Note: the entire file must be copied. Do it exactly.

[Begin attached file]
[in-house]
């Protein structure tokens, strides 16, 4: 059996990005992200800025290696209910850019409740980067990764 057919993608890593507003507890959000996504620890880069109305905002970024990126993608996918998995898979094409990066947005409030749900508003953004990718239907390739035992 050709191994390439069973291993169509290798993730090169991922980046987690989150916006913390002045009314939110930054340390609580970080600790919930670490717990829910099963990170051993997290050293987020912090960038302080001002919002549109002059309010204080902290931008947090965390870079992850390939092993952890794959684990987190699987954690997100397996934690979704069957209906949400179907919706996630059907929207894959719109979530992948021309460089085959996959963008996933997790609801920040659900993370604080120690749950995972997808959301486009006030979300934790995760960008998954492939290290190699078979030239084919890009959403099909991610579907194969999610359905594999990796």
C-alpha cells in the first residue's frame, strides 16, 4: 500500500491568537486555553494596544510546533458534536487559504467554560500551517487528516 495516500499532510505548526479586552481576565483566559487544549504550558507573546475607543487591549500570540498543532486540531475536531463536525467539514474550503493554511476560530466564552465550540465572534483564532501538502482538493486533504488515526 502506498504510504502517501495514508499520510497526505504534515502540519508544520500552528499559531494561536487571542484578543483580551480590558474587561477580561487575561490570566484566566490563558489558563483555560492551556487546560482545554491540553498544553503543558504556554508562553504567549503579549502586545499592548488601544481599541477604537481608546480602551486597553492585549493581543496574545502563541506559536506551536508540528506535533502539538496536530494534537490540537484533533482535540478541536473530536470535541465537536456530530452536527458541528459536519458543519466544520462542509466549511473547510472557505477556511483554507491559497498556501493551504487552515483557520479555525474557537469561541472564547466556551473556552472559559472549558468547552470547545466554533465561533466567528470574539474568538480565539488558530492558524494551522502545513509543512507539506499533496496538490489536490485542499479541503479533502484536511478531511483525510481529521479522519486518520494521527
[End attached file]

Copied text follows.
[in-house]
């Protein structure tokens, strides 16, 4: 059996990005992200800025290696209910850019409740980067990764 057919993608890593507003507890959000996504620890880069109305905002970024990126993608996918998995898979094409990066947005409030749900508003953004990718239907390739035992 050709191994390439069973291993169509290798993730090169991922980046987690989150916006913390002045009314939110930054340390609580970080600790919930670490717990829910099963990170051993997290050293987020912090960038302080001002919002549109002059309010204080902290931008947090965390870079992850390939092993952890794959684990987190699987954690997100397996934690979704069957209906949400179907919706996630059907929207894959719109979530992948021309460089085959996959963008996933997790609801920040659900993370604080120690749950995972997808959301486009006030979300934790995760960008998954492939290290190699078979030239084919890009959403099909991610579907194969999610359905594999990796």
C-alpha cells in the first residue's frame, strides 16, 4: 500500500491568537486555553494596544510546533458534536487559504467554560500551517487528516 495516500499532510505548526479586552481576565483566559487544549504550558507573546475607543487591549500570540498543532486540531475536531463536525467539514474550503493554511476560530466564552465550540465572534483564532501538502482538493486533504488515526 502506498504510504502517501495514508499520510497526505504534515502540519508544520500552528499559531494561536487571542484578543483580551480590558474587561477580561487575561490570566484566566490563558489558563483555560492551556487546560482545554491540553498544553503543558504556554508562553504567549503579549502586545499592548488601544481599541477604537481608546480602551486597553492585549493581543496574545502563541506559536506551536508540528506535533502539538496536530494534537490540537484533533482535540478541536473530536470535541465537536456530530452536527458541528459536519458543519466544520462542509466549511473547510472557505477556511483554507491559497498556501493551504487552515483557520479555525474557537469561541472564547466556551473556552472559559472549558468547552470547545466554533465561533466567528470574539474568538480565539488558530492558524494551522502545513509543512507539506499533496496538490489536490485542499479541503479533502484536511478531511483525510481529521479522519486518520494521527